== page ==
Talons Out: Companion Trainer Program keeps pilots in air

U.S. Air Force Maj. Michael Granberry, the 394th Combat Training Squadron T-38 Talon assisted director of operations of the Companion Trainer Program (CTP), adjusts his gear prior to boarding a T-38 Talon aircraft at Whiteman Air Force Base, July 12, 2016. Unsecured gear during in-flight emergencies can lead to complications during egress procedures.

U.S. Air Force Maj. Michael Granberry, the 394th Combat Training Squadron T-38 Talon assisted director of operations of the Companion Trainer Program (CTP), adjusts his gear prior to boarding a T-38 Talon aircraft at Whiteman Air Force Base, July 12, 2016. Unsecured gear during in-flight emergencies can lead to complications during egress procedures.

U.S. Air Force Maj. Michael Granberry, the 394th Combat Training Squadron T-38 Talon assisted director of operations of the Companion Trainer Program, does a safety check of a T-38 Talon Aircraft at Whiteman Air Force Base, July 12, 2016. Pilots inspect several aircraft mechanics prior to takeoff to prevent in-flight emergencies.

U.S. Air Force Maj. Michael Granberry, the 394th Combat Training Squadron T-38 Talon assisted director of operations of the Companion Trainer Program, does a safety check of a T-38 Talon Aircraft at Whiteman Air Force Base, July 12, 2016. Pilots inspect several aircraft mechanics prior to takeoff to prevent in-flight emergencies.

U.S. Air Force Maj. Michael Granberry, the 394th Combat Training Squadron T-38 Talon assisted director of operations of the Companion Trainer Program (right) and Capt. William Jensen, a pilot assigned to the 394th Combat Training Squadron, prepare for takeoff in a T-38 Talon aircraft at Whiteman Air Force Base, July 12, 2016. Pilots must fly the required amount of sorties a month to maintain combat mission ready status.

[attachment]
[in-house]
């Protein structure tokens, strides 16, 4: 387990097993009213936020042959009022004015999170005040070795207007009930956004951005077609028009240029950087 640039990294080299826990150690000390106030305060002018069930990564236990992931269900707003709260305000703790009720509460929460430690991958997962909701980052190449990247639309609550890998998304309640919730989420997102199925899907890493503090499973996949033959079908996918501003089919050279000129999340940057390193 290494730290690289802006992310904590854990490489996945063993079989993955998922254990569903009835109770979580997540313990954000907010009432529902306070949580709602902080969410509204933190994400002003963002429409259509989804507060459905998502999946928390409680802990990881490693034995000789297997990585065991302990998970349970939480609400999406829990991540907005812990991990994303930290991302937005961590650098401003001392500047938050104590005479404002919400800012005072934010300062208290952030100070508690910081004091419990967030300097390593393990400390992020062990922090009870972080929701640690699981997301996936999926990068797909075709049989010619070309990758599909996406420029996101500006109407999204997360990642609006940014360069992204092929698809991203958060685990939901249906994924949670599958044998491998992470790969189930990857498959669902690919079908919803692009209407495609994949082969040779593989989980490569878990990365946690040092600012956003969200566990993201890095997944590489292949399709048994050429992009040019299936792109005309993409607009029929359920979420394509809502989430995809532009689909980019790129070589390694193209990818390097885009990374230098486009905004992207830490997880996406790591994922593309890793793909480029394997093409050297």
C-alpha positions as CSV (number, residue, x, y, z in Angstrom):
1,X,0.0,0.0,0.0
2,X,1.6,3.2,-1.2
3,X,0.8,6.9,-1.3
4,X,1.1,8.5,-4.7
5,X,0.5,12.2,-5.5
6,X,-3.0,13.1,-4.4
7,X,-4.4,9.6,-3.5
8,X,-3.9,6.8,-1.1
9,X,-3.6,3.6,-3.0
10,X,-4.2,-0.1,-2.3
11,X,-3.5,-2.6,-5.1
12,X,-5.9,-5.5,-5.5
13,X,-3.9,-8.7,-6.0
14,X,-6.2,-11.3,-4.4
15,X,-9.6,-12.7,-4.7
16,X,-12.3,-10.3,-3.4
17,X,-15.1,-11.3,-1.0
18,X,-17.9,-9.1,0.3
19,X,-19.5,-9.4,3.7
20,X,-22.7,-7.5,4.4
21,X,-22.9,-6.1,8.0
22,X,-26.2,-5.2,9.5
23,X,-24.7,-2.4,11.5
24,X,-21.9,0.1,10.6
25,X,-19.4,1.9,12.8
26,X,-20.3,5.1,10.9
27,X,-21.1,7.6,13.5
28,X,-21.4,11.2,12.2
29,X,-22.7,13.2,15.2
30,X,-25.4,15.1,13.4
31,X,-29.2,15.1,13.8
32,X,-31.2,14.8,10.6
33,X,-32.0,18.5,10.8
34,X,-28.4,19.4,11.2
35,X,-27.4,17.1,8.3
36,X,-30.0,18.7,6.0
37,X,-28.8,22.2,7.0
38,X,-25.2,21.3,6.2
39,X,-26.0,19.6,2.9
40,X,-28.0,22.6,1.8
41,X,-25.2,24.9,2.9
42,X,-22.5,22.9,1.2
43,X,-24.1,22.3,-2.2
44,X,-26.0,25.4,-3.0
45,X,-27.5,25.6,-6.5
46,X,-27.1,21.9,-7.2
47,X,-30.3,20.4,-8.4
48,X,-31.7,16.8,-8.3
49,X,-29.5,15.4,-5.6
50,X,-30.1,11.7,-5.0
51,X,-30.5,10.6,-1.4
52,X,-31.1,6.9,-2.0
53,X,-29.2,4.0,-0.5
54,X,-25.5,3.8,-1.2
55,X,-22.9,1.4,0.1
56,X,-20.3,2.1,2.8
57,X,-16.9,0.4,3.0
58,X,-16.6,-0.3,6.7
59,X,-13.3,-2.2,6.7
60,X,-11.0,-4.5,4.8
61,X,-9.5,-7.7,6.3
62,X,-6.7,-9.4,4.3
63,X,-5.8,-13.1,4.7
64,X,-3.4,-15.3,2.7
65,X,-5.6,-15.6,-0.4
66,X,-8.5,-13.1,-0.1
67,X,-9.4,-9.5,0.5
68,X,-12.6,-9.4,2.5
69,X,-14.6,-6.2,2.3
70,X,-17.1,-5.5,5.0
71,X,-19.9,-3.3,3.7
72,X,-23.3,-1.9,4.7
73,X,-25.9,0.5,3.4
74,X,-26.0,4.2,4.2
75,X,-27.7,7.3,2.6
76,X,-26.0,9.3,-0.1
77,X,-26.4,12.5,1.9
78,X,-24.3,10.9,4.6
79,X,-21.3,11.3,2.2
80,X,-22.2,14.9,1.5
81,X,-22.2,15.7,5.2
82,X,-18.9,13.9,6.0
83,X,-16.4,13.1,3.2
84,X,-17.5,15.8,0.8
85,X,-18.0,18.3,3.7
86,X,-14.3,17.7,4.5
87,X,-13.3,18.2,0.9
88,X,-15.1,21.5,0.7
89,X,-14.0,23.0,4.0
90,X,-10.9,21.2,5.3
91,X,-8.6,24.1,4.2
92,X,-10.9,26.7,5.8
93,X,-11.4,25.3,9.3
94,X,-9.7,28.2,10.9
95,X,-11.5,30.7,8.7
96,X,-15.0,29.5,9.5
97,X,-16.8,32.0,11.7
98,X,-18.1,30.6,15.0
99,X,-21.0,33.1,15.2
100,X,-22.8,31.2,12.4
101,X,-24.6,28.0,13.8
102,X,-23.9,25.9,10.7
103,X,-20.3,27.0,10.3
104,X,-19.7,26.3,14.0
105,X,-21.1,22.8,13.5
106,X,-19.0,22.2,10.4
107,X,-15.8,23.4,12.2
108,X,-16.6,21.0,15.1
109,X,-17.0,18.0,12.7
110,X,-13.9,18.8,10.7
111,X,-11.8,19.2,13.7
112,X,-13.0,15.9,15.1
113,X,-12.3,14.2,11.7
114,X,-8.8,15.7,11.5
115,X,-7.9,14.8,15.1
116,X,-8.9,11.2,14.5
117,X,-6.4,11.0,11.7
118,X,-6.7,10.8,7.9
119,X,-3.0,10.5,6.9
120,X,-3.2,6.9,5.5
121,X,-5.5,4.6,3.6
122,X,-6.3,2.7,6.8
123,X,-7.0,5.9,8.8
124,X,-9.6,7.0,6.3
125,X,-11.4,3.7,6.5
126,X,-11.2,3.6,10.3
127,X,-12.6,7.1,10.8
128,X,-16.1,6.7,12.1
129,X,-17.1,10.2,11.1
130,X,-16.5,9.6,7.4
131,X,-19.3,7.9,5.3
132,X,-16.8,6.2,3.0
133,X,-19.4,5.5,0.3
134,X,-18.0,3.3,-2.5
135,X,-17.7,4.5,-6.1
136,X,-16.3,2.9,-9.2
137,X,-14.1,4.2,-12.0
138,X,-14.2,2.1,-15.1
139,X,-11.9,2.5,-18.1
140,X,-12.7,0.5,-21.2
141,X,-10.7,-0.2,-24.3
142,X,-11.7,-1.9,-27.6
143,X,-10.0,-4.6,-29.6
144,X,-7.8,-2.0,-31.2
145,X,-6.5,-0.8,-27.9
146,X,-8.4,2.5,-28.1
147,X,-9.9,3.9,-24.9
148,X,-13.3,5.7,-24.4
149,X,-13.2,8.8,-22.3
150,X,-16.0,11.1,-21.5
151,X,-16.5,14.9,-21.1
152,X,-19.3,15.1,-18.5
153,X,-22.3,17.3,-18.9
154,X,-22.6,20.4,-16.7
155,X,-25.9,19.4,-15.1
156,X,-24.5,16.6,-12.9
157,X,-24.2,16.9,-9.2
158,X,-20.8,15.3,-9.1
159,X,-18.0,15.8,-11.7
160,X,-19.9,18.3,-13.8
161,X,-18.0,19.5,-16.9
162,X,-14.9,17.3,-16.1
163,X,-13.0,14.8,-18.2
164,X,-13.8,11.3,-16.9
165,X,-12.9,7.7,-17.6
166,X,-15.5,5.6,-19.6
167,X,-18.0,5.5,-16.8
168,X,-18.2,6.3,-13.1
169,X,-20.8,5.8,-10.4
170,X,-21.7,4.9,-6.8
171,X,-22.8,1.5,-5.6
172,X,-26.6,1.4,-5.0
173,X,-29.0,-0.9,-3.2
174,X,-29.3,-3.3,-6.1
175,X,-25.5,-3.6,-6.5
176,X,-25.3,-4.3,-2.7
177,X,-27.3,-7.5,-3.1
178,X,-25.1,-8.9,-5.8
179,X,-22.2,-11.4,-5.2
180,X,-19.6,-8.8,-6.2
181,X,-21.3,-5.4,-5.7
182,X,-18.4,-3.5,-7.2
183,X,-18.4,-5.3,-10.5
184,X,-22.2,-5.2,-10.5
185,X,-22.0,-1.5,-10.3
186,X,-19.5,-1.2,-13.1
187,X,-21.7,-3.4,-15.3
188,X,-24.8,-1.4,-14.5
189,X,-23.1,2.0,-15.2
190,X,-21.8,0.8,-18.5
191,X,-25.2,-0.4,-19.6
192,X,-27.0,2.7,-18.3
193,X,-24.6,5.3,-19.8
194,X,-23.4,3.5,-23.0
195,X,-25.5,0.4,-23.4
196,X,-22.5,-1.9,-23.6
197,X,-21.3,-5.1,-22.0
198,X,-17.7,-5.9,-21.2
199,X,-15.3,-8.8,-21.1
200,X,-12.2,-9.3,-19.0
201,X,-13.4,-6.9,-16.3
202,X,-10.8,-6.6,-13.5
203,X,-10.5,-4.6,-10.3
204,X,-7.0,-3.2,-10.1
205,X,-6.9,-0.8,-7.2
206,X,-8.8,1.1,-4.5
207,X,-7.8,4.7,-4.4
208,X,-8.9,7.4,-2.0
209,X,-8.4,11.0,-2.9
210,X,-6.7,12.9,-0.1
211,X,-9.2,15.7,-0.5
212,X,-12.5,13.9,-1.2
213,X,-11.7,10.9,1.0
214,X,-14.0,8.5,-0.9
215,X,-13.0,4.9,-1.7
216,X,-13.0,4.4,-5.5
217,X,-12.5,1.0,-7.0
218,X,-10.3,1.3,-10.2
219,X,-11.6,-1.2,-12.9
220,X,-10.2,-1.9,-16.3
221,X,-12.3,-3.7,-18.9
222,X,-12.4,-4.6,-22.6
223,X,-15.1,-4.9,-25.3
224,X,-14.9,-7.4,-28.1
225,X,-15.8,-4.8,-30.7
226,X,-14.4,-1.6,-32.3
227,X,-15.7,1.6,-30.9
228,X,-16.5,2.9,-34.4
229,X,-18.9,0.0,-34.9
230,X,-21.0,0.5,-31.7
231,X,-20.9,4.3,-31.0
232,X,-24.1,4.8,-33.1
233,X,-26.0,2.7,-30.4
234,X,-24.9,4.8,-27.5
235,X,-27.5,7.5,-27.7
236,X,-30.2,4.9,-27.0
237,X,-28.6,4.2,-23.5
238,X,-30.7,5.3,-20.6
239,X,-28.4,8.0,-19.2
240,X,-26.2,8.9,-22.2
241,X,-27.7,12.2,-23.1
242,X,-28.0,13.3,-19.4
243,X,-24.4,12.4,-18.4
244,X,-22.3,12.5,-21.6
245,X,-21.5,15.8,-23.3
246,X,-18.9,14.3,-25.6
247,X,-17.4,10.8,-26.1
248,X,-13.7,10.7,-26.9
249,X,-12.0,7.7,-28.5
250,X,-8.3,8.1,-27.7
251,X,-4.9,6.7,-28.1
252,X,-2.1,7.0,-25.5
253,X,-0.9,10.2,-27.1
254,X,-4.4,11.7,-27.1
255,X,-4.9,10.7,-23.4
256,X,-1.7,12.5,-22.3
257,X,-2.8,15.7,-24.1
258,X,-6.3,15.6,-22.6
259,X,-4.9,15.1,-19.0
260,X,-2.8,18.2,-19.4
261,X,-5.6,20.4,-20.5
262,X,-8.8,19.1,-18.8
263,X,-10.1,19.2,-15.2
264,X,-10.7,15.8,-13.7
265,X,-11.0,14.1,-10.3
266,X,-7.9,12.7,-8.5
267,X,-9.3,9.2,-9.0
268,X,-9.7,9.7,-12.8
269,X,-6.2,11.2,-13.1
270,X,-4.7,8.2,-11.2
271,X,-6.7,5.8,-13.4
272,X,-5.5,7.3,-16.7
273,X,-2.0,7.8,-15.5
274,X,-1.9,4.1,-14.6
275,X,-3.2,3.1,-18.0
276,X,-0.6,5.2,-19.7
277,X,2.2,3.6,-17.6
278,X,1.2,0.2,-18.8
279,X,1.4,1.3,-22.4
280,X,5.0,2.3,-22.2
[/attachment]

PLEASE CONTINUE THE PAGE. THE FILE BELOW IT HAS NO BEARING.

U.S. Air Force Maj. Michael Granberry, the 394th Combat Training Squadron T-38 Talon assisted director of operations of the Companion Trainer Program (right) and Capt. William Jensen, a pilot assigned to the 394th Combat Training Squadron, prepare for takeoff in a T-38 Talon aircraft at Whiteman Air Force Base, July 12, 2016. Pilots must fly the required amount of sorties a month to maintain combat mission ready status.

U.S. Air Force Maj. Michael Granberry, the 394th Combat Training Squadron T-38 Talon assisted director of operations of the Companion Trainer Program (CTP), signs off pre-flight requirements before piloting a T-38 Talon Aircraft at Whiteman Air Force Base, July 12, 2016. Pilots undergo a flight briefing that includes a weather report and other aircraft in airspace before flying.

U.S. Air Force Maj. Michael Granberry, the 394th Combat Training Squadron T-38 Talon assisted director of operations of the Companion Trainer Program (CTP), signs off pre-flight requirements before piloting a T-38 Talon Aircraft at Whiteman Air Force Base, July 12, 2016. Pilots undergo a flight briefing that includes a weather report and other aircraft in airspace before flying.